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See also: nervewracking

Contents

EnglishEdit

EtymologyEdit

1867,[1] following earlier nerve-racking (1812).

AdjectiveEdit

nerve-wracking (comparative more nerve-wracking, superlative most nerve-wracking)

  1. (proscribed) Alternative form of nerve-racking
    • 1867 June 1, “Marriage Sermons and Serenades”, in The Guardian[1], page 172:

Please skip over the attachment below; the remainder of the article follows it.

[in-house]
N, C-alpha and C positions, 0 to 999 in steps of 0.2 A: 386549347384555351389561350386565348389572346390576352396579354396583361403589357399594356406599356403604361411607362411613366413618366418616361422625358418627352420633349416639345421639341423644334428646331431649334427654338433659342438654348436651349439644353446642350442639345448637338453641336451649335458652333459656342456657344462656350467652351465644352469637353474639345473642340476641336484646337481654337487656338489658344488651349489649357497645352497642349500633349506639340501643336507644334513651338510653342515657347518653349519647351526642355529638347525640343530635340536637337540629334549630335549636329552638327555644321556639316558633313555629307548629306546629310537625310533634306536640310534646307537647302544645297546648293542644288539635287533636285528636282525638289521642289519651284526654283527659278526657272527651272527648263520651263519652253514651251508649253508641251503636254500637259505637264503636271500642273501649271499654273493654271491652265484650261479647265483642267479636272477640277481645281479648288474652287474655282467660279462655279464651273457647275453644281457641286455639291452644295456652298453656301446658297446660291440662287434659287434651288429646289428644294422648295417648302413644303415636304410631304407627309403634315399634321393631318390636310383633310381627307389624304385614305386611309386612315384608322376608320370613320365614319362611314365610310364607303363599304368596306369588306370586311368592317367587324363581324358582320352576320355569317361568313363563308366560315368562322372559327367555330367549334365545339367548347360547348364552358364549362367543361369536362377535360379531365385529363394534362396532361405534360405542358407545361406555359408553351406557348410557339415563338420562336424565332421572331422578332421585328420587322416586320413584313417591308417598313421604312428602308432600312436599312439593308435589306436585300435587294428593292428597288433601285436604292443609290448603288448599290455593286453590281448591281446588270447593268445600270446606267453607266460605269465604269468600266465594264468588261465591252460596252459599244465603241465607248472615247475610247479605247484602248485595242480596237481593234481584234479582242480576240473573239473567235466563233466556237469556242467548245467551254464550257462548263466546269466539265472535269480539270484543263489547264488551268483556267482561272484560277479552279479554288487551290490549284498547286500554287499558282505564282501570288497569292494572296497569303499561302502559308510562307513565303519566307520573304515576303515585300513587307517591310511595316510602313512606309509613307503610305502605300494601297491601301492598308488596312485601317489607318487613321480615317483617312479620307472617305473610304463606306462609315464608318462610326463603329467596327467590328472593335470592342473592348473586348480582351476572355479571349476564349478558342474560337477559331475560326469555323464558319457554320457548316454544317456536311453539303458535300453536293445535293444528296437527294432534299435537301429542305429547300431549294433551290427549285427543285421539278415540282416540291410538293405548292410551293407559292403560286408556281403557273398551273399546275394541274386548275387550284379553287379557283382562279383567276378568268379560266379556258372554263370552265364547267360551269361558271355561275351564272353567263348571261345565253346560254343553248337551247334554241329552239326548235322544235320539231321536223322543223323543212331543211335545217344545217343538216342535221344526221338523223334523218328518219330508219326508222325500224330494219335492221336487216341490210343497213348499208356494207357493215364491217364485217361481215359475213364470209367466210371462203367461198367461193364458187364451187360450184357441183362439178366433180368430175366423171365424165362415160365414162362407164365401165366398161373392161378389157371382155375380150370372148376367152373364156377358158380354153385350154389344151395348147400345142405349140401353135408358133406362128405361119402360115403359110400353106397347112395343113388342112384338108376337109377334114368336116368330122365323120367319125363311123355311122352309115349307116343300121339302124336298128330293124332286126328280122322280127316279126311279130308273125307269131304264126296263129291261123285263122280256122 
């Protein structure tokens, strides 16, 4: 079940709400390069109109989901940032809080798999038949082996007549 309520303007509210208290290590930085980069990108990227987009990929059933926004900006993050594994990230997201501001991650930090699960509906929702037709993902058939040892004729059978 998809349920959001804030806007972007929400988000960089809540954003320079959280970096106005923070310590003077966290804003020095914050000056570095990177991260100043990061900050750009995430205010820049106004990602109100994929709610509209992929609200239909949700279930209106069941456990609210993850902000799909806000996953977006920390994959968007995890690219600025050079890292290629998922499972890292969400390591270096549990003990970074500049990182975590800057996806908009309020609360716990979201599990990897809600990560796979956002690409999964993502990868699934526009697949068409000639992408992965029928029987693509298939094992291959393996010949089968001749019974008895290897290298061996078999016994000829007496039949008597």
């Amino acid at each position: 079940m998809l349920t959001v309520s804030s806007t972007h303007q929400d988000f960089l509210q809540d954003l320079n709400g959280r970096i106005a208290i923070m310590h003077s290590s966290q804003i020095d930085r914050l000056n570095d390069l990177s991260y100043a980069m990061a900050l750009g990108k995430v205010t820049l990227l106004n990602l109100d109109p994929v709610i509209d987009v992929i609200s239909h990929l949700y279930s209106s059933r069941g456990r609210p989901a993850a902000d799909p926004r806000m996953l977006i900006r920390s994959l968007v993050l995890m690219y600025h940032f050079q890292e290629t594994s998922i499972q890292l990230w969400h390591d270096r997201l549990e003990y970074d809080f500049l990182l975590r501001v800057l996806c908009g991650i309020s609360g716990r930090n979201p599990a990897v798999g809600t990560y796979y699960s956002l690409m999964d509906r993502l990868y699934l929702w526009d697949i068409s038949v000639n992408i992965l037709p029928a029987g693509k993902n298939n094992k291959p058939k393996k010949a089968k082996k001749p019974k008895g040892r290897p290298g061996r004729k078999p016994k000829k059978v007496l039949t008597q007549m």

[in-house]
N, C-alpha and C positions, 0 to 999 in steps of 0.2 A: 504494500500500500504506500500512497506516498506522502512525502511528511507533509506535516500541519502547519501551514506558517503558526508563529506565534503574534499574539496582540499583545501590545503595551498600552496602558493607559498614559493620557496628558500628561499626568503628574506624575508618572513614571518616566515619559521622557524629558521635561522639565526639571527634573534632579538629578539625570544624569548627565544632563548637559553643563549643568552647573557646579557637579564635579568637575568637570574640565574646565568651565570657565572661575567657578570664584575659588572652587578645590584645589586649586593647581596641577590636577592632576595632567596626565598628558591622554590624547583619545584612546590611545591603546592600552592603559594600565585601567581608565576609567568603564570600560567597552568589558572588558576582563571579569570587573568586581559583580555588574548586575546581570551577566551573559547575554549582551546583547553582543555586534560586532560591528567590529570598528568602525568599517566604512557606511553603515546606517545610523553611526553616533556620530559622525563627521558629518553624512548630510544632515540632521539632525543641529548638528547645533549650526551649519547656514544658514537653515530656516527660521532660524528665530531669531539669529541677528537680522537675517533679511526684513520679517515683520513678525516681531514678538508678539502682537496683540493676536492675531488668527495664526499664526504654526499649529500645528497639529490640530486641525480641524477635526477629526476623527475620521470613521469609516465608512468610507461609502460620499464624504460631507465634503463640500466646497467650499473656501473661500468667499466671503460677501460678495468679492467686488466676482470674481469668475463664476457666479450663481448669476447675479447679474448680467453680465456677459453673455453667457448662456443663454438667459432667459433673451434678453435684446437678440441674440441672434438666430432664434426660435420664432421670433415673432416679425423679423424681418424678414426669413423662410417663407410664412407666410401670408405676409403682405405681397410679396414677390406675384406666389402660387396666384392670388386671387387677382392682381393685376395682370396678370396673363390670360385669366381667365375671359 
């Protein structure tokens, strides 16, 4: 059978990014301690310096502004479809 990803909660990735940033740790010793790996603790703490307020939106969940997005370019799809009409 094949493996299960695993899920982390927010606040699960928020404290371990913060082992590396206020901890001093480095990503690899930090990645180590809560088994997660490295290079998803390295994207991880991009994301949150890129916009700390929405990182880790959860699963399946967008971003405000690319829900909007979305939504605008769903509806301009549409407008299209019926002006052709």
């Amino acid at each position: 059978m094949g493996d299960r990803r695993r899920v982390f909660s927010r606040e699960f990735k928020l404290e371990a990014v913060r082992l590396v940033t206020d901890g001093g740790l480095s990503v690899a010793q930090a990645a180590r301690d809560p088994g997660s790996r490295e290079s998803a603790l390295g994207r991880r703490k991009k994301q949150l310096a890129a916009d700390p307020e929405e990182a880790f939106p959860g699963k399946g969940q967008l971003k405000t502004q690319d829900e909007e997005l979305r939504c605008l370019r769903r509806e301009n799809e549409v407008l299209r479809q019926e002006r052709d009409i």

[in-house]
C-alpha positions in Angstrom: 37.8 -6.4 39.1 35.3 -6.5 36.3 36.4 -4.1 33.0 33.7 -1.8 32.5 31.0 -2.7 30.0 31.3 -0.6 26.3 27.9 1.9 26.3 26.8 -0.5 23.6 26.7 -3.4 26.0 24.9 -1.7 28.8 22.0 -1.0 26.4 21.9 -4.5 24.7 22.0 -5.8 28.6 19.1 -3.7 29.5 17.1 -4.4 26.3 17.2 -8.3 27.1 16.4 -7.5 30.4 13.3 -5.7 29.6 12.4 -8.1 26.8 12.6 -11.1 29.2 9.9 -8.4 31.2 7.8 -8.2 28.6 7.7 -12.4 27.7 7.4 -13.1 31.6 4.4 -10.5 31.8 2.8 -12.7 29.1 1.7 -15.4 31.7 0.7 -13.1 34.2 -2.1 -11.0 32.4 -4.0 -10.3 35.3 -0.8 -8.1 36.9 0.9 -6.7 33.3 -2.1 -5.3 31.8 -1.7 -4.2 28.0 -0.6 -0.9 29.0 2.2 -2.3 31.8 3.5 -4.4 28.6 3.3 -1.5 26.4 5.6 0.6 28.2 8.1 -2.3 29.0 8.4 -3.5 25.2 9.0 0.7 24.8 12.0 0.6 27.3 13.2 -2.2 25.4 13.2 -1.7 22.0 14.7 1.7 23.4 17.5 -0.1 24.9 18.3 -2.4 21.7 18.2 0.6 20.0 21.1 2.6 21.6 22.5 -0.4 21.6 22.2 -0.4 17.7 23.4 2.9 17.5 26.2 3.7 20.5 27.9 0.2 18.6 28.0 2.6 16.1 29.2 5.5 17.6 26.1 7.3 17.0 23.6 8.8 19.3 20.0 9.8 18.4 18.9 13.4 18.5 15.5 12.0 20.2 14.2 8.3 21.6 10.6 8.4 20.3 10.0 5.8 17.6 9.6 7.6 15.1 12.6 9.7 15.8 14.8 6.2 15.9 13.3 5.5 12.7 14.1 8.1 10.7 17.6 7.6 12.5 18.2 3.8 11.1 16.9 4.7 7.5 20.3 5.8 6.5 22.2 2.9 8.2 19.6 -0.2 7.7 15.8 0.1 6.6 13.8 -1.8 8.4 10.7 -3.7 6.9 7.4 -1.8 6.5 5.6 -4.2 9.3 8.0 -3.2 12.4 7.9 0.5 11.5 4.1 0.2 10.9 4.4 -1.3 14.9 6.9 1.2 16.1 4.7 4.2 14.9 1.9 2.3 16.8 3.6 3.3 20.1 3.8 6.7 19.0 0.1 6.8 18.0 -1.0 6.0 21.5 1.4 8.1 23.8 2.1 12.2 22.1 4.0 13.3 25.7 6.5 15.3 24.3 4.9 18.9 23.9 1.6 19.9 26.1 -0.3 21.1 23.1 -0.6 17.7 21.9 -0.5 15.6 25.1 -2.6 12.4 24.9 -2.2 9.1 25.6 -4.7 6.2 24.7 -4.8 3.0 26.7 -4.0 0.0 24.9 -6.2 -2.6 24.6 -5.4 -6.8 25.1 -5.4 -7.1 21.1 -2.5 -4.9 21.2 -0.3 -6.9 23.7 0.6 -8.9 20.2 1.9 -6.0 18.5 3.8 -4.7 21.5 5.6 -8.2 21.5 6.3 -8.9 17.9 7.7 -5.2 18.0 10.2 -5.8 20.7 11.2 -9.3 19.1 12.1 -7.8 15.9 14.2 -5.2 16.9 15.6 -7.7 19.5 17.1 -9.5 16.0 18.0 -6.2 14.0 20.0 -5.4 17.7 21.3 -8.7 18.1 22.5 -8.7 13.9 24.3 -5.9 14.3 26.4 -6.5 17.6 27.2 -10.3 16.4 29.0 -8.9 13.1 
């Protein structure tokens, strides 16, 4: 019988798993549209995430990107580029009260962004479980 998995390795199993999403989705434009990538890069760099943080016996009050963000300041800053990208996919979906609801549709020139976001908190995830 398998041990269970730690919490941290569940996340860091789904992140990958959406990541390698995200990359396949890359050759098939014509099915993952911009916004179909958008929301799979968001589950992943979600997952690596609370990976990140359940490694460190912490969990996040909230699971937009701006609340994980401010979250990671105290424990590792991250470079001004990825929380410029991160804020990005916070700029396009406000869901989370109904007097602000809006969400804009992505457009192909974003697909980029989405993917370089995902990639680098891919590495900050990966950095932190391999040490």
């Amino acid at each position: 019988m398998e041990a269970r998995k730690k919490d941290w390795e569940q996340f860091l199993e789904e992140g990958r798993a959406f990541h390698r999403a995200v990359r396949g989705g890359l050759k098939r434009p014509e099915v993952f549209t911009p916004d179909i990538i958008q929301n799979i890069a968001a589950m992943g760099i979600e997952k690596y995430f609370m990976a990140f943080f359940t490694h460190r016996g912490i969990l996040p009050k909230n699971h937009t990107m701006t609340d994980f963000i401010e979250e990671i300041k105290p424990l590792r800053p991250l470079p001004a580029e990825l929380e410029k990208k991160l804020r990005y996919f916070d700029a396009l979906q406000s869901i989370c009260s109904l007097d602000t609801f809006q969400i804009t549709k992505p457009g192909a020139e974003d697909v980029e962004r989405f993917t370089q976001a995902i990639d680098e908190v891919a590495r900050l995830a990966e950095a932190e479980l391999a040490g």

To thrust this grating, screeching, nerve wracking, heart-rending, worse than Pandemonial howling, upon such an occasion, is the climax of cruelty.

Usage notesEdit

Etymologically incorrect, but in common use; strict usage prefers original nerve-racking. See usage notes for rack for details.

ReferencesEdit

  1. ^ nerve-wracking” in Douglas Harper, Online Etymology Dictionary, 2001–2018.